Certainly, all institutions have to try to please multiple groups of stakeholders. But, universities do seem a lot more focused on administrators and faculty than other groups. Tenure is another example.
Scott Sumner makes a good point about the economy and studies of it in this EconLog post. He writes:
I recall a story that scientists are often unable to explain the “tricks” performed by magicians. Scientists tend to be smart, but also rather linear thinkers. They are not used to their test tubes trying to deceive them. Something similar occurs in economics.
The economy operates in very subtle ways, and often when I read academic studies of issues like discrimination, the techniques seem incredibly naive to me. They might put in all the attributes of male and female labor productivity they can think of, and then simply assume than any unexplained residual must be due to “discrimination.” And they do this in cases where there is no obvious reason to assume discrimination. It would be like a scientist assuming that magicians created a white rabbit out of thin air, at the snap of their fingers, because they can’t think of any other explanation of how it got into the black hat!
They forget how easily fooled they were by the magician.
Why is this important? Sumner also makes the point that the economy works in subtle ways which are often just as misleading as the magician’s misdirect. He brings up one example, the vexing problem of why dry cleaning prices are higher for women than men. Perhaps it’s gender price discrimination.
The truth test — as Dan Hill points out in the comments to Sumner’s post — is to ask anyone who makes such a claim to put their money where their mouth is. If discrimination is the reason for the higher prices, not costs of some sort (be they direct or opportunity), wouldn’t you be able to make a lot of money by opening dry cleaners that offer a lower price for women?
I happened to come across a well-said remark from President Harry S. Truman’s radio remarks on election eve in 1948:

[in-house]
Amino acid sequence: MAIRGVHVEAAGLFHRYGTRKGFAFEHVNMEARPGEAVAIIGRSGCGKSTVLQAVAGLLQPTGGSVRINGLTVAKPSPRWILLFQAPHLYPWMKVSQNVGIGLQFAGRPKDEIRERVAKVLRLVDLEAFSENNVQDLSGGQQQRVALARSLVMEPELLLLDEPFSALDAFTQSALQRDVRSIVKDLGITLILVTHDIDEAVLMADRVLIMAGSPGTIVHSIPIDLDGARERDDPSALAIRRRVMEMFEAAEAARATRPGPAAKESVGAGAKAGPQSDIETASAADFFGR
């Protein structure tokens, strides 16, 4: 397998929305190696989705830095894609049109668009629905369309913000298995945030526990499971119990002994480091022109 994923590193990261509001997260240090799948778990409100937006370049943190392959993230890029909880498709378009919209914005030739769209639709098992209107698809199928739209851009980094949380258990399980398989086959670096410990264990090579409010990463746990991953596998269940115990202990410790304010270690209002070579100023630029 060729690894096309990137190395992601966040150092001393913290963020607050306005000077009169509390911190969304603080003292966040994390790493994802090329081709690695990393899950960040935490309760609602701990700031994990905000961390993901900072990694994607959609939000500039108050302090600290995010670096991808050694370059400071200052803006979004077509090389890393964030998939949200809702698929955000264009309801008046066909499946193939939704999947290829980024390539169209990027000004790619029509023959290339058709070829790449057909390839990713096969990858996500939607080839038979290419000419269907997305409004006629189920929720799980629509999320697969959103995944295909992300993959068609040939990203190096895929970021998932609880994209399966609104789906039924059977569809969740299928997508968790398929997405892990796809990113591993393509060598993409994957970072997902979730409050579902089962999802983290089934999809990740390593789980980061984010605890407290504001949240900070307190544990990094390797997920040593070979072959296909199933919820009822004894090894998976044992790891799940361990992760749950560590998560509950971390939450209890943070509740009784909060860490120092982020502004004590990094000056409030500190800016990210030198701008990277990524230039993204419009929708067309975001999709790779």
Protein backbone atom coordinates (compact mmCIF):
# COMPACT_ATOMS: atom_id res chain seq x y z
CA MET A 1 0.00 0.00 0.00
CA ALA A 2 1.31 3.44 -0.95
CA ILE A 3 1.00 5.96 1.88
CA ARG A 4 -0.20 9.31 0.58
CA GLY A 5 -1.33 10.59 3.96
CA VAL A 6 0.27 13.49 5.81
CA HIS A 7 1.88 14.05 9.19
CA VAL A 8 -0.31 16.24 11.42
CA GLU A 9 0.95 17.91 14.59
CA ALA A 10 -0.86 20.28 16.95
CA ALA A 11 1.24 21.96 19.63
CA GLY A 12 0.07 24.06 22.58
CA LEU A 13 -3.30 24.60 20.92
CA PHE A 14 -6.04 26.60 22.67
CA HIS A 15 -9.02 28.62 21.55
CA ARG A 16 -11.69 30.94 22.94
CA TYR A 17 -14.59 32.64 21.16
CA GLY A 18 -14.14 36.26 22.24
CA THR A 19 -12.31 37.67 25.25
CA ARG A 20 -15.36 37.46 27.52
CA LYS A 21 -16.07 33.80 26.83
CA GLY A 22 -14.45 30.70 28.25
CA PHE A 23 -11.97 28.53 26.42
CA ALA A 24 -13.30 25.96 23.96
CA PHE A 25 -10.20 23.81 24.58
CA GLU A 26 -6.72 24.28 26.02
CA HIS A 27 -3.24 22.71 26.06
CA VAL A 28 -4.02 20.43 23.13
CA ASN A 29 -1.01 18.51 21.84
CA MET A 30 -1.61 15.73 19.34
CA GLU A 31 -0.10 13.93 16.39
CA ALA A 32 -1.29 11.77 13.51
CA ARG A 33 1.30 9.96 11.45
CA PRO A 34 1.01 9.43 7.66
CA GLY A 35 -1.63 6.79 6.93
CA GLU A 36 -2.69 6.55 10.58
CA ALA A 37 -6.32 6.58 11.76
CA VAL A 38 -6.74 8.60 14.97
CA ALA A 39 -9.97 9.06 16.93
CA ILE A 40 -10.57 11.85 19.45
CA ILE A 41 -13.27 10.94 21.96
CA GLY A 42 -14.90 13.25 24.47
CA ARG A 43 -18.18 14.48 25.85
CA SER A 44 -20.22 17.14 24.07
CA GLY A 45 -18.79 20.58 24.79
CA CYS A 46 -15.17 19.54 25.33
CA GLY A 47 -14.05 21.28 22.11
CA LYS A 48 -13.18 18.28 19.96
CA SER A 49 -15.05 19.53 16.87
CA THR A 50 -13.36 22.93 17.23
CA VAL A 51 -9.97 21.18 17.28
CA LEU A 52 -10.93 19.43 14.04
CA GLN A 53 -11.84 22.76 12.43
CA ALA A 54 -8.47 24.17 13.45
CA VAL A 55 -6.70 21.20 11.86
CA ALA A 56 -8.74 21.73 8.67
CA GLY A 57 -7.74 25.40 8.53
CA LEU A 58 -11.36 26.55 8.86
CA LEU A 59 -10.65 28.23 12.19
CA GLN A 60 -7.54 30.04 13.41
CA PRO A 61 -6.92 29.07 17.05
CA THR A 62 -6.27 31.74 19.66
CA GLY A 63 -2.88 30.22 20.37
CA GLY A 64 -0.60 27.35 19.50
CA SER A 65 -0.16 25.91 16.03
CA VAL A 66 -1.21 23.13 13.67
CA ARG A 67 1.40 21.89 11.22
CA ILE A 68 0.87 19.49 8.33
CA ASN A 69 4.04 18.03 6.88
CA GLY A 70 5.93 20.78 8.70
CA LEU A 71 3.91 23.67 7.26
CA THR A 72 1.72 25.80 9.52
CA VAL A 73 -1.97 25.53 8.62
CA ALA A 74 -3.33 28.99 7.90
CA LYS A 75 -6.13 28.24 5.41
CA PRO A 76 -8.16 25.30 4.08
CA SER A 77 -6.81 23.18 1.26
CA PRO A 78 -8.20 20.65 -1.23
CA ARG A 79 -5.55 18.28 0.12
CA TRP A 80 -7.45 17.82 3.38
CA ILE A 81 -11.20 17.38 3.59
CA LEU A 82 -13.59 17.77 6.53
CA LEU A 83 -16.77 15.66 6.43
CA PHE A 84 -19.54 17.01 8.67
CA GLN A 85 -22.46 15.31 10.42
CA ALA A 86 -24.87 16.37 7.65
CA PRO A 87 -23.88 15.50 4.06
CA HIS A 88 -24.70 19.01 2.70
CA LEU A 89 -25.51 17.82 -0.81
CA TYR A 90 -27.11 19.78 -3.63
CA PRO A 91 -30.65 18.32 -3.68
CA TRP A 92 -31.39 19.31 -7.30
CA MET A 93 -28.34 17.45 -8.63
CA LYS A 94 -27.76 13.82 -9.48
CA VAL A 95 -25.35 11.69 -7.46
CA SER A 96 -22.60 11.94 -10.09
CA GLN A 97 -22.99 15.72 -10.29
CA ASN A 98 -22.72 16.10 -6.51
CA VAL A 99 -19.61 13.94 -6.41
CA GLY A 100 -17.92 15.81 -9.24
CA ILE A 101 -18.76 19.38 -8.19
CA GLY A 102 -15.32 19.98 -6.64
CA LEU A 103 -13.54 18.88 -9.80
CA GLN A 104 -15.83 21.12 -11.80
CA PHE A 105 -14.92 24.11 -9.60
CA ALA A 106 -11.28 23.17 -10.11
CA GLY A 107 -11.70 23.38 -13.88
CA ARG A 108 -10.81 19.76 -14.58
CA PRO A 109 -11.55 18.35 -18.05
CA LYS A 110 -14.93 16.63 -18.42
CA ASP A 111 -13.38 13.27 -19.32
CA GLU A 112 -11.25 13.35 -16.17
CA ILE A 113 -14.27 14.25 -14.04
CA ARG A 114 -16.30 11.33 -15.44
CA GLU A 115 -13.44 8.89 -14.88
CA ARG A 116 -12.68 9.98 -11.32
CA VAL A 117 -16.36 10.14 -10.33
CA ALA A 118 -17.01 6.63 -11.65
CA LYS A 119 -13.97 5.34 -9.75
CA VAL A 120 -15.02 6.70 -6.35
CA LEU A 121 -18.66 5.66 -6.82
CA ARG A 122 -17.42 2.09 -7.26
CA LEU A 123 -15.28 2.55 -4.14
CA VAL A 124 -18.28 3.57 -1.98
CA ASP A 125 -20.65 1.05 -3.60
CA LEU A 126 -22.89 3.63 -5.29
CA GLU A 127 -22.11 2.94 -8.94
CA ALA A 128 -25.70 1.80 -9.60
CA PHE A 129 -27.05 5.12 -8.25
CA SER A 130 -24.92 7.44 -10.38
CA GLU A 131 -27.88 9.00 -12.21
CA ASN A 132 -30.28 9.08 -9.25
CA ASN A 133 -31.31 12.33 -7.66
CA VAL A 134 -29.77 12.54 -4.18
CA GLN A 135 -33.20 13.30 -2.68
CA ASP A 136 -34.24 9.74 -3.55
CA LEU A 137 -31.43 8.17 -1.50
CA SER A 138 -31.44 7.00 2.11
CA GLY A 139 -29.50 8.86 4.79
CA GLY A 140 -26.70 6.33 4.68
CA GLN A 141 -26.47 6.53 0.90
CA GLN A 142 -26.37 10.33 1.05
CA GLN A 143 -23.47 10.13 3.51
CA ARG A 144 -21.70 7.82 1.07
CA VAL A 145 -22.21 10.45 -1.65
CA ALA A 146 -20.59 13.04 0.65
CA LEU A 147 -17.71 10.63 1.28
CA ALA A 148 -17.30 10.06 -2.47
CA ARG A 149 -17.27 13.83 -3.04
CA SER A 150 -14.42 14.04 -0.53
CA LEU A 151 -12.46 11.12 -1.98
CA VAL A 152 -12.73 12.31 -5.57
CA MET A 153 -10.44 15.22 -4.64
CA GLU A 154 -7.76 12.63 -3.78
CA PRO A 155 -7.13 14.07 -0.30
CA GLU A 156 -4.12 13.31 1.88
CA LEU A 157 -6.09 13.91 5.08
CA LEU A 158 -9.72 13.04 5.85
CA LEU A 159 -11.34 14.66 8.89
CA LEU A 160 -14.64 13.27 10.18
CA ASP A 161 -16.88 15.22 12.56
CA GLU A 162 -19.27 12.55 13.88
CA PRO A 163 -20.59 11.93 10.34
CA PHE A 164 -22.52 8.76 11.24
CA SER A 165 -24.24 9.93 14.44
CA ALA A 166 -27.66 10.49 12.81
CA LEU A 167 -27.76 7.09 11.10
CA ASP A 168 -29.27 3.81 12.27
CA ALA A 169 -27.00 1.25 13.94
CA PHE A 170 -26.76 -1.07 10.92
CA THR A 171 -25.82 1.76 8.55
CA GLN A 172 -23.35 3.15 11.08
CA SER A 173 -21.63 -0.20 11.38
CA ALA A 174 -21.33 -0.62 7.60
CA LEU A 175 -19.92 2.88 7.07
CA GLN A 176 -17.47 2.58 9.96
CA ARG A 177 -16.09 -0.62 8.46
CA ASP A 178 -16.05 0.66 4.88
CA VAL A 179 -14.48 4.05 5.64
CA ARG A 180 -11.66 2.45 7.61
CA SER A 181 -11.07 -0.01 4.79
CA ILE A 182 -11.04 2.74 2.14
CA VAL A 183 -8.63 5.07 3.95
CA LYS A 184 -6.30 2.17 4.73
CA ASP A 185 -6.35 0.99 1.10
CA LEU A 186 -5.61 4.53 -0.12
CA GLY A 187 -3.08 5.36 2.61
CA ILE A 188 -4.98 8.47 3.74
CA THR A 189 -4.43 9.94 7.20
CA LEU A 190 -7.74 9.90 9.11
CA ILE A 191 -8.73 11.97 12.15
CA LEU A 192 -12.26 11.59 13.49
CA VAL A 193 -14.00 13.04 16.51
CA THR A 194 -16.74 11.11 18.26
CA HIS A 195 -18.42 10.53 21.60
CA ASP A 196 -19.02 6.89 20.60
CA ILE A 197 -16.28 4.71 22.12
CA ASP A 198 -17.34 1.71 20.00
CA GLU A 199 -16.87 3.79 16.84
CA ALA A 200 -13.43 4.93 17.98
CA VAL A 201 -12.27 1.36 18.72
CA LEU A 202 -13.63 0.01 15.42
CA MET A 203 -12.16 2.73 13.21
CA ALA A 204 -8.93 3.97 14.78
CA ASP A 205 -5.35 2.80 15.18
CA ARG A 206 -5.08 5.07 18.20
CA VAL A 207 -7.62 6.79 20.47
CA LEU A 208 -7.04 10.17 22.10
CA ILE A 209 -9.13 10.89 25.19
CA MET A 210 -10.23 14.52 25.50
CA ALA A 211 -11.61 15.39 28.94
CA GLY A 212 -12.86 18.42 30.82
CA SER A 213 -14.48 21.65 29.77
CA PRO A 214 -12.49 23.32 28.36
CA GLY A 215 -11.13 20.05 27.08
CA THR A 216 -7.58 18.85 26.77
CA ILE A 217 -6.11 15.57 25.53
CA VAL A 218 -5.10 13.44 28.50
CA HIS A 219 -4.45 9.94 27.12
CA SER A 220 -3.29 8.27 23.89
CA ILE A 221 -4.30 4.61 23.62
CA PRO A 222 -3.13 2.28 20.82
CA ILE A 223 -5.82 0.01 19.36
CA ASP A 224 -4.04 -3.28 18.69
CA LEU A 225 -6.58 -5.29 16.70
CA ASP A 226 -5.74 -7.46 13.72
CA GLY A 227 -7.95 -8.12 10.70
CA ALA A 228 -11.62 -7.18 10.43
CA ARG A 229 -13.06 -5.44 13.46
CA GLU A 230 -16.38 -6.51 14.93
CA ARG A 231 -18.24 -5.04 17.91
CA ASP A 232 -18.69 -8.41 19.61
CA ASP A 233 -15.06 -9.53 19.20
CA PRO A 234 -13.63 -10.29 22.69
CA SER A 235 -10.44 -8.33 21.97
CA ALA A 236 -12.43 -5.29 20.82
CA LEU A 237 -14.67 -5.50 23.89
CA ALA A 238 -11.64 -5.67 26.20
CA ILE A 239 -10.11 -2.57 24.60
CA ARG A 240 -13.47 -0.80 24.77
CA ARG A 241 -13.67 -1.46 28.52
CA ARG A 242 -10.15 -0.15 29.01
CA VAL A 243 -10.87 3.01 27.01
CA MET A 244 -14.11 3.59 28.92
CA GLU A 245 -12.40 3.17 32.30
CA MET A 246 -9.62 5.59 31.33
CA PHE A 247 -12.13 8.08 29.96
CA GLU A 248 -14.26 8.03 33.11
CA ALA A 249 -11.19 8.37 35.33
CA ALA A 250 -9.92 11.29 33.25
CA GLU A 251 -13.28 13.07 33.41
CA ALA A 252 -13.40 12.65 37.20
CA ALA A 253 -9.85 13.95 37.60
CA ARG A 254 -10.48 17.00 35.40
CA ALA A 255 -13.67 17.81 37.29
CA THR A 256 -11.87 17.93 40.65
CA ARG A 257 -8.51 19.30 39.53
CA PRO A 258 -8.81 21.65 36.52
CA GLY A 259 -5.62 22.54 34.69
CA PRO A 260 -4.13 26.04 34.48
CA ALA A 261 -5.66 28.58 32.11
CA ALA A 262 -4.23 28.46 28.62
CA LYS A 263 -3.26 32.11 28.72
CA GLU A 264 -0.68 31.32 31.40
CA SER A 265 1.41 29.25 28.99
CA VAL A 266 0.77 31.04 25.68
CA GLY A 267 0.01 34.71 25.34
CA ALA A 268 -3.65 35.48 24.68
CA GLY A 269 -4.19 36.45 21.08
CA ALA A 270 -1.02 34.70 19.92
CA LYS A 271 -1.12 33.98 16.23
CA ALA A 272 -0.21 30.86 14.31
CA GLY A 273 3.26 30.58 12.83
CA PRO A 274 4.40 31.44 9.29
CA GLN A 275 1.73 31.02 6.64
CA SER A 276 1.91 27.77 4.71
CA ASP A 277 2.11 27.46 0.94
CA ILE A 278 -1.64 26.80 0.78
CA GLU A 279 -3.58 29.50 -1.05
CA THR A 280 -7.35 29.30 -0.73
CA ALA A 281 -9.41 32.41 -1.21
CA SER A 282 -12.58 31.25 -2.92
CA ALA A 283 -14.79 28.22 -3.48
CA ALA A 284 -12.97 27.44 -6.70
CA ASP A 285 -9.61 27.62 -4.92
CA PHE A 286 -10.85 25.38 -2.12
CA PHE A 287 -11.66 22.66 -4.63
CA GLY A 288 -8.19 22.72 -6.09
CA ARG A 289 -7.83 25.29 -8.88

I hope that all of you who are entitled to vote will exercise that great privilege. When you vote, you are in control of your Government.
I just finished reading, The Tyranny of Experts: Economists, Dictators, and the Forgotten Rights of the Poor by William Easterly.
Russ Roberts interviewed Easterly in this EconTalk podcast.
I recommend reading the book and listening to the podcast.
Easterly’s key and powerful point is that the economic and political rights of humans in third world countries are often not considered by experts looking to prove out their prescribed solutions for alleviating poverty and often do so by working with the very leaders of those countries who suppress those rights.
Easterly made the excellent observation that Martin Luther King Jr. didn’t seek to alleviate poverty among African-Americans first. He understood that ensuring that they had economic and political rights came first.
The last half of the book provides a nice description of how the incentives work in a free market (or when people have economic and political rights) to be the most effective pill against poverty. Easterly, though, steers away from using terms that carry baggage in today’s political clime, like markets and capitalism, and keeps the focus on the individuals. Instead of calling it capitalism, he refers it to a people trying to solve other people’s problems.